Wednesday, April 05, 2006

Songs of Terror and Violence

Terrorism and violence seem to pervade our collective thoughts at the moment. Two exhibitions covering more disturbing aspects of modern life are currently running in Shoreditch.
At Flowers East on Kingsland Road you can see John Keane's paintings of the October 2002 siege at a Moscow theatre by Chechen terrorists/freedom fighters. Ultimately many hostages were killed and the issues of Chechen independence were brought forcefully to the wider Russian population. Keane’s paintings take documentary and newsreel footage and render them as muddy, distorted images invoking the experience of the detached viewer observing the events through a television screen.
Paint, varnish, pieces of collaged paper and lettering combine under Keane’s gritty touch to create a variety of images of the siege. The paintings are of varying scale from very large canvases to small wooden plaques, all of these are powerful images and are wonderful paintings. Titles such as ‘Then he said to me "Mum I really don’t want to die"’ and ‘I saw them weeping but they tried to hide their tears’ will leave you in no doubt of the power of the subject matter.

A short walk form Kingsland Road to Hoxton Square is the exhibition at White Cube by Liza Lou. Lou’s sculptures seem to cover more personal doubts and fears. Arresting and violent imagery is barely sweetened by applying a veneer of sparkly glass beads. In the downstairs gallery 2 figurative sculptures and ‘scaffold’, a tree branch protruding from the wall may well be powerful imagery. Unfortunately they detract from the visually arresting and magnetic quality of ‘security fence’, a large chain link cage topped with razor wire, Lou would have succeeded with this piece without the distracting effect of her other pieces.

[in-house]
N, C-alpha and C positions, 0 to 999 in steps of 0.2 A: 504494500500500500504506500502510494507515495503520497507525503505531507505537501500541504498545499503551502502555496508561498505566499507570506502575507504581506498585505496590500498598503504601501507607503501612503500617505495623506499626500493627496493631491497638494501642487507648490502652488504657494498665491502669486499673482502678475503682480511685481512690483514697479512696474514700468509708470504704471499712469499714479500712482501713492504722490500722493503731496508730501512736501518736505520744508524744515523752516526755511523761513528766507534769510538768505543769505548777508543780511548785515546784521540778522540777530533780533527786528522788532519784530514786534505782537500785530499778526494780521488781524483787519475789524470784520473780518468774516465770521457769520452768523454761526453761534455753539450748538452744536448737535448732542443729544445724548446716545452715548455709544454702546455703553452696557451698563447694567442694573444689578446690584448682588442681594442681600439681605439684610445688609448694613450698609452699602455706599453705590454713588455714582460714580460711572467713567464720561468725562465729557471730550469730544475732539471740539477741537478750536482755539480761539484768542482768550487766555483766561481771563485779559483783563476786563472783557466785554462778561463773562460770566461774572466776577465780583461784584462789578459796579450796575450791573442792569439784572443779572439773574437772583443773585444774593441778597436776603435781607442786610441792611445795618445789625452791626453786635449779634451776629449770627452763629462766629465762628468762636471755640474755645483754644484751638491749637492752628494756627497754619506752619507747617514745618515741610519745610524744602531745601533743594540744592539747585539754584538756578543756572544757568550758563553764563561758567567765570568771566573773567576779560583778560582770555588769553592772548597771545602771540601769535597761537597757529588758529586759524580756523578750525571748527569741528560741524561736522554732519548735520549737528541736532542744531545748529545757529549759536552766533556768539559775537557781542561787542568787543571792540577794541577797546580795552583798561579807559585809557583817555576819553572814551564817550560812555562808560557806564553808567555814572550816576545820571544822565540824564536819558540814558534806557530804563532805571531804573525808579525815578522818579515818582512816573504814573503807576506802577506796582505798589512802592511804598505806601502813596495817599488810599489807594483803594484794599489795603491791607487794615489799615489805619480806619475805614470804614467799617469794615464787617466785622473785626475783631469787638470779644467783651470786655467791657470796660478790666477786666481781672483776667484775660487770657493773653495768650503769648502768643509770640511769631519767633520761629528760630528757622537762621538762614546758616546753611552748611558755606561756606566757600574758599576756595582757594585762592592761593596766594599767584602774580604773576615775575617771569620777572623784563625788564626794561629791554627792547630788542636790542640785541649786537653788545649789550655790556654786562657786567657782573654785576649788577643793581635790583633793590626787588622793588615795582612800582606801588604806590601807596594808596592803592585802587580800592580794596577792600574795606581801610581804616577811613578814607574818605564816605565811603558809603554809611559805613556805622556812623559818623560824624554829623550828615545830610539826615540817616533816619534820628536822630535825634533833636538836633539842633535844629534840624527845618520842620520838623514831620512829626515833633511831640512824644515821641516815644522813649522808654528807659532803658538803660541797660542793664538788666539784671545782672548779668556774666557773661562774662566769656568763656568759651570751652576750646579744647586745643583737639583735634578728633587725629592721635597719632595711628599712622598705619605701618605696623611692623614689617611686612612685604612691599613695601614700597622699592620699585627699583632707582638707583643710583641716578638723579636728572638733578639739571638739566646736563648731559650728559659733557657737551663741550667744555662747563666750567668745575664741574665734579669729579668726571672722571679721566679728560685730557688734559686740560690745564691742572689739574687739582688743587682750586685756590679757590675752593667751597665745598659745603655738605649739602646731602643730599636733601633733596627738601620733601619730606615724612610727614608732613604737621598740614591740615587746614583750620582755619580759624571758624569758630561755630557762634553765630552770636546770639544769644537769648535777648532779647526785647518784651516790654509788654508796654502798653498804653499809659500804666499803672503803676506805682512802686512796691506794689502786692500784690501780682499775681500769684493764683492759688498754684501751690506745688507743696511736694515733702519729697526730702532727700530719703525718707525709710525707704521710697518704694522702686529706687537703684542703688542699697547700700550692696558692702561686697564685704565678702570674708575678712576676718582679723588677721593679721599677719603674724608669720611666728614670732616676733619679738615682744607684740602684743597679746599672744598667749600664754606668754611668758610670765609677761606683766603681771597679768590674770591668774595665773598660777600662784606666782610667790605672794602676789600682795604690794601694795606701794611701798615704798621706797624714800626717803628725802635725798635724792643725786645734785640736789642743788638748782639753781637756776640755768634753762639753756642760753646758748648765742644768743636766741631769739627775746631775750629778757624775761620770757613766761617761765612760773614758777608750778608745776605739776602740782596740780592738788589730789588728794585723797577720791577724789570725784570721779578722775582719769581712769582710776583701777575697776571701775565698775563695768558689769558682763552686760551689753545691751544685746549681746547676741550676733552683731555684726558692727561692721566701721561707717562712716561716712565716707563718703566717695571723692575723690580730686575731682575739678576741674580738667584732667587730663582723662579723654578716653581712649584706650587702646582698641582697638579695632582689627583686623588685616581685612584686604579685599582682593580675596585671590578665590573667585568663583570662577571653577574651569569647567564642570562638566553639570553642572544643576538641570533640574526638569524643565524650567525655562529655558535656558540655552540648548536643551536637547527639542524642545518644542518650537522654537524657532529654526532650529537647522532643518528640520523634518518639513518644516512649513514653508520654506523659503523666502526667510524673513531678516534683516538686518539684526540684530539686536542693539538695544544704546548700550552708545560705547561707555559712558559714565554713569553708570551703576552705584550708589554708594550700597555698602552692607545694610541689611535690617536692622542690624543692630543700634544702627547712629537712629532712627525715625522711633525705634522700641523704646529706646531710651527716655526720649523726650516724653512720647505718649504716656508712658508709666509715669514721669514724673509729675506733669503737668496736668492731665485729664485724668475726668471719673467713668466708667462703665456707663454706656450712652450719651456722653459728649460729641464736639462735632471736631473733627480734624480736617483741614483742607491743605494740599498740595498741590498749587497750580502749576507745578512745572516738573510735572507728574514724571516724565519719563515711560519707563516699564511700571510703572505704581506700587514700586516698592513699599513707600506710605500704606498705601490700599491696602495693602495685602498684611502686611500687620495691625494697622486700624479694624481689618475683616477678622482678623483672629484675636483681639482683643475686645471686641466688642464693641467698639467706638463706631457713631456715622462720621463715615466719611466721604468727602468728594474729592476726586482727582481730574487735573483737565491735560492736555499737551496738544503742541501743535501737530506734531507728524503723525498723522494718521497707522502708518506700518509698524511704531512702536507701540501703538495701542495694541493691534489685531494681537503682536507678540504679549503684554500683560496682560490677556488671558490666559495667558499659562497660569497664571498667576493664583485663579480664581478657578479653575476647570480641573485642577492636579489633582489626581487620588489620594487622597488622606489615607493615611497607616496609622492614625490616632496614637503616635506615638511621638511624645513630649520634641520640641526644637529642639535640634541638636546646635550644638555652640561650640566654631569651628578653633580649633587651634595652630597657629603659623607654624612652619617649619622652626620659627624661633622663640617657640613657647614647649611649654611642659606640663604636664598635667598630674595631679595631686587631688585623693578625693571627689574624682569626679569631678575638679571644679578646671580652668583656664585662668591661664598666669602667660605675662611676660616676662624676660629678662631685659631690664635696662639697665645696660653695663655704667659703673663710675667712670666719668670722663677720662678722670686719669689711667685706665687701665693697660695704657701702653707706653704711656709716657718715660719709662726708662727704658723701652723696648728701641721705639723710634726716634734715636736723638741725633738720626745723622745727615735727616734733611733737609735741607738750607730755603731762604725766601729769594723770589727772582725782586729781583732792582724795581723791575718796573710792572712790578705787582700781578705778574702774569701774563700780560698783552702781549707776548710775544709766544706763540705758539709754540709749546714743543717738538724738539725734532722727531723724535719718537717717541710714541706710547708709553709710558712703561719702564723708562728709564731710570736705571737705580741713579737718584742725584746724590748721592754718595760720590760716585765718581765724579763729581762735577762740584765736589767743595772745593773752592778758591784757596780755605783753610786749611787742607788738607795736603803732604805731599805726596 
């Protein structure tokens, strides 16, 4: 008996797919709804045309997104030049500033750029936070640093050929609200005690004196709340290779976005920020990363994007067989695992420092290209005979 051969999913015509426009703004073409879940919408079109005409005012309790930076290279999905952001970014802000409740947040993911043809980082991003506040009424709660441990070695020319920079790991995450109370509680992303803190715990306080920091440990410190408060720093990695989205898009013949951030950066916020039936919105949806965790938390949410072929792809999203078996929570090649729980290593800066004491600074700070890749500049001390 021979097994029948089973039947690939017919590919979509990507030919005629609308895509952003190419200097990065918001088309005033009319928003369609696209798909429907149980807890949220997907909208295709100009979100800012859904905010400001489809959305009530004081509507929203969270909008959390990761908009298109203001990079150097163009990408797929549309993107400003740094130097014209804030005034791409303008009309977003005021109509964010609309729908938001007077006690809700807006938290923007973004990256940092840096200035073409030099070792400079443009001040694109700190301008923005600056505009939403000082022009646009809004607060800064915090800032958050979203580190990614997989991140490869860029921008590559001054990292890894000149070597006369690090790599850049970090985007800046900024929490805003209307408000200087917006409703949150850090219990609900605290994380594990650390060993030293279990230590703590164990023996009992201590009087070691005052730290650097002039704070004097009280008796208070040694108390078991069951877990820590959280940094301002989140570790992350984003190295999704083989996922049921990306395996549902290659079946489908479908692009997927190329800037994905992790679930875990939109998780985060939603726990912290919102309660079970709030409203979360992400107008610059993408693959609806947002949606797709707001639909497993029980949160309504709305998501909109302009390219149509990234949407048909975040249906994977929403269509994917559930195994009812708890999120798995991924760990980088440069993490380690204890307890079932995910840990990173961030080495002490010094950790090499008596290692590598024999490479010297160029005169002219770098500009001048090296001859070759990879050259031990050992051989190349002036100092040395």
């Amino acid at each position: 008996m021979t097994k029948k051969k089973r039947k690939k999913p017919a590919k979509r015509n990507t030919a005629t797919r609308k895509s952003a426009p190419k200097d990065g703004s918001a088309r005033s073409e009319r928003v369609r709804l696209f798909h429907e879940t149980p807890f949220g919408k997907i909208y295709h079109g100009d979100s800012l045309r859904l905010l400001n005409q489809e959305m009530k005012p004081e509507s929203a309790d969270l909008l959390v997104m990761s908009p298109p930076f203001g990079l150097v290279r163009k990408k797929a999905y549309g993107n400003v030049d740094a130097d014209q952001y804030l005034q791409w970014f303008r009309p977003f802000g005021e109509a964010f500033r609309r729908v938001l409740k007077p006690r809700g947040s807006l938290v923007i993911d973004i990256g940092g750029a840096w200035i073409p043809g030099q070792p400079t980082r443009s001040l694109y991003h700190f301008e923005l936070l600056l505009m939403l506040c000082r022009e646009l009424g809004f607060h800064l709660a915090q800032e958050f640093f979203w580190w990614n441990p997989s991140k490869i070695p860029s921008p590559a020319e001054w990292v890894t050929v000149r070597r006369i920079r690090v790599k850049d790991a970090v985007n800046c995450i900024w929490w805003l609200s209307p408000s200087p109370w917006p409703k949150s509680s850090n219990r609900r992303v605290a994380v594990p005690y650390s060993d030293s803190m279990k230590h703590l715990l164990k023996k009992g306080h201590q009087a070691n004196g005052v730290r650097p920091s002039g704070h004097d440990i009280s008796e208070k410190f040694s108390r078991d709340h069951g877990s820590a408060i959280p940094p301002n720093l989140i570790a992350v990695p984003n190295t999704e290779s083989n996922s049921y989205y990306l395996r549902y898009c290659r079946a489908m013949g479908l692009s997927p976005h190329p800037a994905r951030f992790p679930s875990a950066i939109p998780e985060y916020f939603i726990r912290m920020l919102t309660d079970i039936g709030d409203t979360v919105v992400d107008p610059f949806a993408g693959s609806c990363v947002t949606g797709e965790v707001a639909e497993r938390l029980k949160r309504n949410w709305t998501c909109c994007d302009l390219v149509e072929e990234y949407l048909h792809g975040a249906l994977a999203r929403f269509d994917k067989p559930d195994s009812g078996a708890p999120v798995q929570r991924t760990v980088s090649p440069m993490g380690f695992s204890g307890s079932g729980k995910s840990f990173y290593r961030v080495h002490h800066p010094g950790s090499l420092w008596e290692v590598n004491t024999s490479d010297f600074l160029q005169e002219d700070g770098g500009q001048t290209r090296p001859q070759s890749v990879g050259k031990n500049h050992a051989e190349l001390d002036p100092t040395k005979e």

Just outside the main gallery in a small alcove is the piece ‘stairway to heaven’, a noose is suspended above a bucket. Upstairs is another figurative sculpture but to your right is an opening in the wall, you poke your head through into a cell. Even the dirt that has dripped and collected on the cell’s floor and walls is appliqued glass beads. The horror and vulnerability in all these images is tempered by the twinkly surface rendering, I am sure I could hazard a guess as to why Lou has used this technique but to me the imagery is more important. The conflict between the real and the fictional hollywood horrors that these images may have come from are still bouncing around my head.

The film of the year so far is the wonderful but disturbing ‘Three Burials of Melquiades Estrada’. Tommy Lee Jones stars and directs. Pete Perkins (Jones) embarks on a journey to return his murdered friend, Melquiades, to his family back in Mexico. The film jumps from present to past and back again to show the story of Melquiades arrival in Texas, his friendship with Pete and the circumstances of his death. Perkins kidnaps the border guard responsible for his friends death and forces him to help him return his friend. The film neatly weaves the story of the main protaganists relationships with their partners, friends and neighbours to build a picture of their personalities and the landscape that shapes them.
Issues of Mexican/US immigration, migrant workers, US foreign policy and the more marginal territories of the US & the needs of their population subtly simmer under the main story. America hasn’t looked so beautiful and bleak for a while. This film is a must see and the echoes of ‘Bring me the head of Alfredo Garcia’ shout loud.


Post a Comment

Subscribe to Post Comments [Atom]

<< Home